The Dow Jones Industrials (DJINDICES: ^DJI ) rose 41 points today but still suffered substantial losses on the week. Technology stocks were in the news for an unexpected boost in PC sales that led to more positive outlooks for chipmakers and collateral benefits throughout the industry. But big retailers held the Dow back from further gain, with Wal-Mart (NYSE: WMT ) and Home Depot (NYSE: HD ) among the index's weakest performers.
Wal-Mart dropped 0.6% as investors continue to question whether the retail giant can turn around its struggling business both in the U.S. and around the world. Wal-Mart has put together a number of efforts to bolster its overseas growth, with plans to increase its Internet-retail presence in India later this summer and expectations for Latin American growth in e-commerce as well. Yet even as the Dow component acknowledges the competitive threat that online-only retailers present, Wal-Mart also must maximize the value of its massive retail-space footprint. Efforts in the U.S. to establish stores of varying sizes to meet the needs of particular localities could lead to more frequent visits and better sales overall. But Wal-Mart, even in a week in which some worries about the future of economic growth emerged, isn't inspiring the confidence among shareholders that it did during 2008's recession.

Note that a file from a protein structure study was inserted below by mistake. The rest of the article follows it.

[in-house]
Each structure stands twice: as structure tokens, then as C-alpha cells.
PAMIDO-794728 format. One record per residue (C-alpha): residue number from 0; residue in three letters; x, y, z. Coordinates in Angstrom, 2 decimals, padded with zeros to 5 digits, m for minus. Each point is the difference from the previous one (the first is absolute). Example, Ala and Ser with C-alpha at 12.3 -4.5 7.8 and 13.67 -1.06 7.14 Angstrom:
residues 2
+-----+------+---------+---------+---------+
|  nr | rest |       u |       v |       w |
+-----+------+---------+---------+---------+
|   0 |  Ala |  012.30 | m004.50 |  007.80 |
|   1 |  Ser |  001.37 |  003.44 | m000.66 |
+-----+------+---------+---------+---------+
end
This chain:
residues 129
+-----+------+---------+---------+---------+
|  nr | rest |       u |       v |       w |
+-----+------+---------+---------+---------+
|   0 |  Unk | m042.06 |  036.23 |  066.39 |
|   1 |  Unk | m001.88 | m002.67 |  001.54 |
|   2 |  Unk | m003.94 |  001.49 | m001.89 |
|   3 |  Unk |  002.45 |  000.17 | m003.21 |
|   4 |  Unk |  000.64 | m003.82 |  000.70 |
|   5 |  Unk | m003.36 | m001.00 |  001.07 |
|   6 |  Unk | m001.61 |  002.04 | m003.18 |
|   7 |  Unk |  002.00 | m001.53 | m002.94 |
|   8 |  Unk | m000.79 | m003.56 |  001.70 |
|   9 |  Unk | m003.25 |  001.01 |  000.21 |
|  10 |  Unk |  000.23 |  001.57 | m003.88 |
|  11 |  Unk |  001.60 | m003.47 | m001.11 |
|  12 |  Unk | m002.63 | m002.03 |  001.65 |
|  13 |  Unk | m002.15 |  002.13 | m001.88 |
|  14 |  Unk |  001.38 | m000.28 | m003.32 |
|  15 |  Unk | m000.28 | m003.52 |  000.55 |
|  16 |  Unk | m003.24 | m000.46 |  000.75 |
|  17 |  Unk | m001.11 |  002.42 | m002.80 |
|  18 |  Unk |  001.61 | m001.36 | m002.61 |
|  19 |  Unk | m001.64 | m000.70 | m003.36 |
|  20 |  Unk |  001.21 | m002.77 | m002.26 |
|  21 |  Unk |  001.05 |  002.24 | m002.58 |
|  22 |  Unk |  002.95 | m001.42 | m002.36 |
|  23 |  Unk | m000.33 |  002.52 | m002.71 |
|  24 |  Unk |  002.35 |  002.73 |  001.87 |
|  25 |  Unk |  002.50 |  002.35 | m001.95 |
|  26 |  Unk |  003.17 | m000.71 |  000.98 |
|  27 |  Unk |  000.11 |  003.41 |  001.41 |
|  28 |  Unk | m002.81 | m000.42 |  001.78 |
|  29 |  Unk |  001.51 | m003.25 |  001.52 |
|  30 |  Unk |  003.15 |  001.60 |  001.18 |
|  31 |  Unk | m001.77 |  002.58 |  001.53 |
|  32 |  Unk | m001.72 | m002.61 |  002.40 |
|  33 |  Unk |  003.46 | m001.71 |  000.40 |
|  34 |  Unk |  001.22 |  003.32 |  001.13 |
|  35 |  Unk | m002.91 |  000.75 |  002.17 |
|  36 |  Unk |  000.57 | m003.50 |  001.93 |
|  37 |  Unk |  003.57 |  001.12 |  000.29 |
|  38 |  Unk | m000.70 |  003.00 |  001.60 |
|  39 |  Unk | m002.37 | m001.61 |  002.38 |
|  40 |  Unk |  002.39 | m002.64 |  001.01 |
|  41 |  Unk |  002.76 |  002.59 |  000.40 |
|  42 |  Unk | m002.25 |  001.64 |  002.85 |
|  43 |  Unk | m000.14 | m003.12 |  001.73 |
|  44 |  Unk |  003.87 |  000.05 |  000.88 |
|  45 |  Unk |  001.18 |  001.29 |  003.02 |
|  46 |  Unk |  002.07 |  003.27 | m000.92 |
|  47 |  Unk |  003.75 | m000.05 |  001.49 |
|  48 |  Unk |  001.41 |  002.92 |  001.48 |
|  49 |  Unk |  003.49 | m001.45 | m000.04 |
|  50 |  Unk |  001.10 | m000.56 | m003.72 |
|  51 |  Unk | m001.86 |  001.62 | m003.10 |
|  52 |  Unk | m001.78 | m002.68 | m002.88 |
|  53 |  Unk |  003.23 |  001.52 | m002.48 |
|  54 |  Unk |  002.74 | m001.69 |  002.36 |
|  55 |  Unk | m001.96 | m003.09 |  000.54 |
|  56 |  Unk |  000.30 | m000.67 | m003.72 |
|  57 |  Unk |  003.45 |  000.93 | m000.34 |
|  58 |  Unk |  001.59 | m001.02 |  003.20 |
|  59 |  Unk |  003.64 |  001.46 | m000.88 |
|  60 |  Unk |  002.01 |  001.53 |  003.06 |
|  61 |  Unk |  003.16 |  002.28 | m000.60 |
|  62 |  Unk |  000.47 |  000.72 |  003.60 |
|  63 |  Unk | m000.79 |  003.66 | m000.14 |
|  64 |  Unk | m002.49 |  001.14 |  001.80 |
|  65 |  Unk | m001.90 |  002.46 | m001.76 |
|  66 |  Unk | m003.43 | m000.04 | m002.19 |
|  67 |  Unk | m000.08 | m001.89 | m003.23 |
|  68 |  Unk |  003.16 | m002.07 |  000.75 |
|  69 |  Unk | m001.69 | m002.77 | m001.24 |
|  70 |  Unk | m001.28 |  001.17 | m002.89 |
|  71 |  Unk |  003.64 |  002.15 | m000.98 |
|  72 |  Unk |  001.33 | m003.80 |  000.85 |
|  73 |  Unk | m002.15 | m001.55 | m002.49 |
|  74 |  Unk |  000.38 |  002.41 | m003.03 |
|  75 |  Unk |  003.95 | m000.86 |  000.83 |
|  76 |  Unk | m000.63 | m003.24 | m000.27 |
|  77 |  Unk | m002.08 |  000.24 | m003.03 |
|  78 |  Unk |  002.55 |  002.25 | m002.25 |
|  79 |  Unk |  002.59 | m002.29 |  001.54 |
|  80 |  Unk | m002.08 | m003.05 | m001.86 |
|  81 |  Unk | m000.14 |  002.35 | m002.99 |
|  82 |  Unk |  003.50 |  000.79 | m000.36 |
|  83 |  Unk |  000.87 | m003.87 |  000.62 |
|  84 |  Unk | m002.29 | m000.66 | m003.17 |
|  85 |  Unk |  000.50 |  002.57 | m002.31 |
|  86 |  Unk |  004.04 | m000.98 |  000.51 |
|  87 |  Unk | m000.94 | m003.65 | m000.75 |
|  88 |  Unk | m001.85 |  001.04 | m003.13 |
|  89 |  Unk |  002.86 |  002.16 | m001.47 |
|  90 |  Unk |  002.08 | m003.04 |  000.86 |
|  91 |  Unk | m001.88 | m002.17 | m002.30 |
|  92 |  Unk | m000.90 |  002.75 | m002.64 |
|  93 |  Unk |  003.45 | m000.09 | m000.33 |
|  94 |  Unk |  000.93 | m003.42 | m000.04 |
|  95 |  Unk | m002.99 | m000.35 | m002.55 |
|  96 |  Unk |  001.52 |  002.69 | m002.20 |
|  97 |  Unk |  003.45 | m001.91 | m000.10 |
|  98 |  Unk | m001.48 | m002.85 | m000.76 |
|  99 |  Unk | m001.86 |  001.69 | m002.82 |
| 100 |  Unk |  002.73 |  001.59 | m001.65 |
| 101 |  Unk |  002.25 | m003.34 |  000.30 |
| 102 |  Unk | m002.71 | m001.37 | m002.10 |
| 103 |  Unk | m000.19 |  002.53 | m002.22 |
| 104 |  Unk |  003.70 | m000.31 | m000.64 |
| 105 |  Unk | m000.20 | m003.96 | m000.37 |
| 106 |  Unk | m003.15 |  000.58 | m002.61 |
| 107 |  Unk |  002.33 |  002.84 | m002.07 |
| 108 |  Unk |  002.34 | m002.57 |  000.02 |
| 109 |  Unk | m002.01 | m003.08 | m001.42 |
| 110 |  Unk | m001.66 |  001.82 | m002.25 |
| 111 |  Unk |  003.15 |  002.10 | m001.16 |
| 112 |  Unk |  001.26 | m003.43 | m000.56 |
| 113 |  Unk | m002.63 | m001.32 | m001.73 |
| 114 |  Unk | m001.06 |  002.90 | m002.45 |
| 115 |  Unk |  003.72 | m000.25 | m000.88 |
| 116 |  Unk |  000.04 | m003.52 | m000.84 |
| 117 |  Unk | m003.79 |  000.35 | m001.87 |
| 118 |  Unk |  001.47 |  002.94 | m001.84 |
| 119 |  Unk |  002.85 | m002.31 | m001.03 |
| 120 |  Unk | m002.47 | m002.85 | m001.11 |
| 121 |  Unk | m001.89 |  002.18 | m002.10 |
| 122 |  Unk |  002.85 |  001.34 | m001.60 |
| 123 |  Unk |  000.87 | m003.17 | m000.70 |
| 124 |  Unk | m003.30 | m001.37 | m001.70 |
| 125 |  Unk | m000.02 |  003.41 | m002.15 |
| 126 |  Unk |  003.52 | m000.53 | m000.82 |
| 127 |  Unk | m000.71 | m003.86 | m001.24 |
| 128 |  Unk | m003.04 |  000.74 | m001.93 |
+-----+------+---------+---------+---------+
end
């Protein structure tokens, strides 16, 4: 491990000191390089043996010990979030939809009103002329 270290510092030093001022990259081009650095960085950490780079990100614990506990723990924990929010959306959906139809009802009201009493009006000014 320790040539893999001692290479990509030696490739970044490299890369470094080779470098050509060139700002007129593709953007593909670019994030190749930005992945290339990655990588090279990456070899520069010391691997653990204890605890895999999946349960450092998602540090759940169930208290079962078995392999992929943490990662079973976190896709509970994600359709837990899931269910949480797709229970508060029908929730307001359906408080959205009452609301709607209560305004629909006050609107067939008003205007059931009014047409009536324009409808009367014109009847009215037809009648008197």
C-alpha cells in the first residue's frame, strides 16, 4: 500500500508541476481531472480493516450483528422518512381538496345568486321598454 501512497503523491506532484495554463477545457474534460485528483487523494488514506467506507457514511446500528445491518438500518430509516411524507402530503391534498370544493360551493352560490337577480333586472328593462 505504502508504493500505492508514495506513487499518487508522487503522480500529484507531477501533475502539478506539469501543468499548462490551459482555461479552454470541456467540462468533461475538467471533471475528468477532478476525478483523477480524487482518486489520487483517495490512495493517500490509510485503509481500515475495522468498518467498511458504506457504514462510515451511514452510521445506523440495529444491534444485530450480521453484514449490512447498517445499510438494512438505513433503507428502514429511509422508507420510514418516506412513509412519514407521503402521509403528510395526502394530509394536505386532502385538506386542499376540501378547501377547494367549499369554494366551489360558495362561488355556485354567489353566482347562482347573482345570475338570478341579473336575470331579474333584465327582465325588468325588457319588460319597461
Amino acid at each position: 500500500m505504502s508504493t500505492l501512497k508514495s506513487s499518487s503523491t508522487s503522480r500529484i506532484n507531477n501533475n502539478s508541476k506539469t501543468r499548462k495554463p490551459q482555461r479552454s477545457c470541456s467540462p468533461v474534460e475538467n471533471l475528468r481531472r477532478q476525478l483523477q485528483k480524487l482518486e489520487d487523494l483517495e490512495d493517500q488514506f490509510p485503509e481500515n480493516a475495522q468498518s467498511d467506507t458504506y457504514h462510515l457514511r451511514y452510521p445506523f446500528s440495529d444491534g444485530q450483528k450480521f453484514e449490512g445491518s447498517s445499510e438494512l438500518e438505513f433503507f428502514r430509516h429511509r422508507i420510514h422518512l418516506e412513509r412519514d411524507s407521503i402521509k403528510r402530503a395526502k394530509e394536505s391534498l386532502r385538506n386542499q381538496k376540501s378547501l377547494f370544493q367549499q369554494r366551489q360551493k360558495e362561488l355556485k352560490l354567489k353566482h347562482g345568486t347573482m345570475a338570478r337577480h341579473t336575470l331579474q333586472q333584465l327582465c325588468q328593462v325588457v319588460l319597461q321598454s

Home Depot, meanwhile, fell about half a percent. The most recent figures on retail sales earlier this week showed that the home-improvement sector continued to power forward, albeit at a slower pace than it did last summer. The pickup in sales from April to May signaled the hoped-for rebound for Home Depot and its peers after a long and unusually cold winter season, and it'll be especially important for Home Depot to take maximum advantage of the pent-up demand among its customers as long as it lasts. With clouds on the horizon in the housing market from an anticipated rise in mortgage rates, it's possible that Home Depot will have to overcome a sluggish housing sector in order to keep growing over the long run.
Consumers drive a good portion of the overall U.S. economy, and poor performance from the major retail stocks in the Dow Jones Industrials underscores the importance of healthy levels of activity in the broader economy. Dow investors should keep an eye on Home Depot and Wal-Mart to see if they avoid the full brunt of a future downturn -- or instead end up causing one.
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